Dai, Jie ; Liu, Ming ; Swensen, Stephen J. ; Stoddard, Shawn M. ; Wampfler, Jason A. ; Limper, Andrew Harold ; Jiang, Gening ; Yang, Ping. / Regional Emphysema Score Predicting Overall Survival, Quality of Life, and Pulmonary Function Recovery in Early-Stage Lung Cancer Patients. In: Journal of Thoracic Oncology. 2017 ; Vol. 12, No. 5. pp. 824-832.
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abstract = "Introduction Pulmonary emphysema is a frequent comorbidity in lung cancer, but its role in tumor prognosis remains obscure. Our aim was to evaluate the impact of the regional emphysema score (RES) on a patient's overall survival, quality of life (QOL), and recovery of pulmonary function in stage I to II lung cancer. Methods Between 1997 and 2009, a total of 1073 patients were identified and divided into two surgical groups—cancer in the emphysematous (group 1 [n = 565]) and nonemphysematous (group 2 [n = 435]) regions—and one nonsurgical group (group 3 [n = 73]). RES was derived from the emphysematous region and categorized as mild (≤5{\%}), moderate (6{\%}–24{\%}), or severe (25{\%}–60{\%}). Results In group 1, patients with a moderate or severe RES experienced slight decreases in postoperative forced expiratory volume in 1 second, but increases in the ratio of forced expiratory volume in 1 second to forced vital capacity compared with those with a mild RES (p < 0.01); however, this correlation was not observed in group 2. Posttreatment QOL was lower in patients with higher RESs in all groups, mainly owing to dyspnea (p < 0.05). Cox regression analysis revealed that patients with a higher RES had significantly poorer survival in both surgical groups, with adjusted hazard ratios of 1.41 and 1.43 for a moderate RES and 1.63 and 2.04 for a severe RES, respectively; however, this association was insignificant in the nonsurgical group (adjusted hazard ratio of 0.99 for a moderate or severe RES). Conclusions In surgically treated patients with cancer in the emphysematous region, RES is associated with postoperative changes in lung function. RES is also predictive of posttreatment QOL related to dyspnea in early-stage lung cancer. In both surgical groups, RES is an independent predictor of survival.",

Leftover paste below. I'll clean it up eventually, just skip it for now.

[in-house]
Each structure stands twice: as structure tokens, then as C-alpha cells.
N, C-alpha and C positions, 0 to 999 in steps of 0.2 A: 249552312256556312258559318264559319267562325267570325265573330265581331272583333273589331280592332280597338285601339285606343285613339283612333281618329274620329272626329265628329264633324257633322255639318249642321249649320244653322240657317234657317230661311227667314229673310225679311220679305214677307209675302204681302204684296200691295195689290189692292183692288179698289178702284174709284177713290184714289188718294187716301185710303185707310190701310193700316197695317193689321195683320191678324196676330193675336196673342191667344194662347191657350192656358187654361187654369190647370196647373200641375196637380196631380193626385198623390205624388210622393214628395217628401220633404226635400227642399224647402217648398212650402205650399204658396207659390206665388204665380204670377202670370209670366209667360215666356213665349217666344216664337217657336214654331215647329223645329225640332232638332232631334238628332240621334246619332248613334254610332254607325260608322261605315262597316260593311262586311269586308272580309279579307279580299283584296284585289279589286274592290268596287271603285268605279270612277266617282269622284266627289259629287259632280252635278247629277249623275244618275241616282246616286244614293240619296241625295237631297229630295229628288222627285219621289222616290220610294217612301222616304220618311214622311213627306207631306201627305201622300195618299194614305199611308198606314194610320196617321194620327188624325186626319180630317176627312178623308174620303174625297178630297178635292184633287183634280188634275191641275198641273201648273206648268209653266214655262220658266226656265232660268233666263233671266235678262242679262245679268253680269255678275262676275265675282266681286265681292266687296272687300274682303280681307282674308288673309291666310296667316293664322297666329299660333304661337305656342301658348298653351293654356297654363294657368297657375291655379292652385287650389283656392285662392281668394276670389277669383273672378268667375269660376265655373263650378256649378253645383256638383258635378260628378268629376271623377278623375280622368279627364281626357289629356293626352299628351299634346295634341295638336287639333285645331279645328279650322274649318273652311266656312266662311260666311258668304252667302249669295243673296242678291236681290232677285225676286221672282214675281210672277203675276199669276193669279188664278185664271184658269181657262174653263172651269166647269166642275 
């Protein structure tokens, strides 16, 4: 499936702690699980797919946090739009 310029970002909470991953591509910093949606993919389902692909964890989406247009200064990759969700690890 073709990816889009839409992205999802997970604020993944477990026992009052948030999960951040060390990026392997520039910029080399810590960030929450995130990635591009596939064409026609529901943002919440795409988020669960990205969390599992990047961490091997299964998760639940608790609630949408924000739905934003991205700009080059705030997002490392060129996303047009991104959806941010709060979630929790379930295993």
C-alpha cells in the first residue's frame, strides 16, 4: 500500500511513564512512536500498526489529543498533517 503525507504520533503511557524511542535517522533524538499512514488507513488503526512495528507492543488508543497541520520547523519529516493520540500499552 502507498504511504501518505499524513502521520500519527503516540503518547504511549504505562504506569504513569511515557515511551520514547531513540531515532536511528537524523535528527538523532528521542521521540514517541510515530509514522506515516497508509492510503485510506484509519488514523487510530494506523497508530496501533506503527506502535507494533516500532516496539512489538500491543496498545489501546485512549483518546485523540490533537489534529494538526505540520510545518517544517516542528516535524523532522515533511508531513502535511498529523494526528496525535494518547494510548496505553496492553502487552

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T1 - Regional Emphysema Score Predicting Overall Survival, Quality of Life, and Pulmonary Function Recovery in Early-Stage Lung Cancer Patients

AU - Dai, Jie

AU - Liu, Ming

AU - Swensen, Stephen J.

AU - Stoddard, Shawn M.

AU - Wampfler, Jason A.

AU - Limper, Andrew Harold

AU - Jiang, Gening

AU - Yang, Ping

PY - 2017/5/1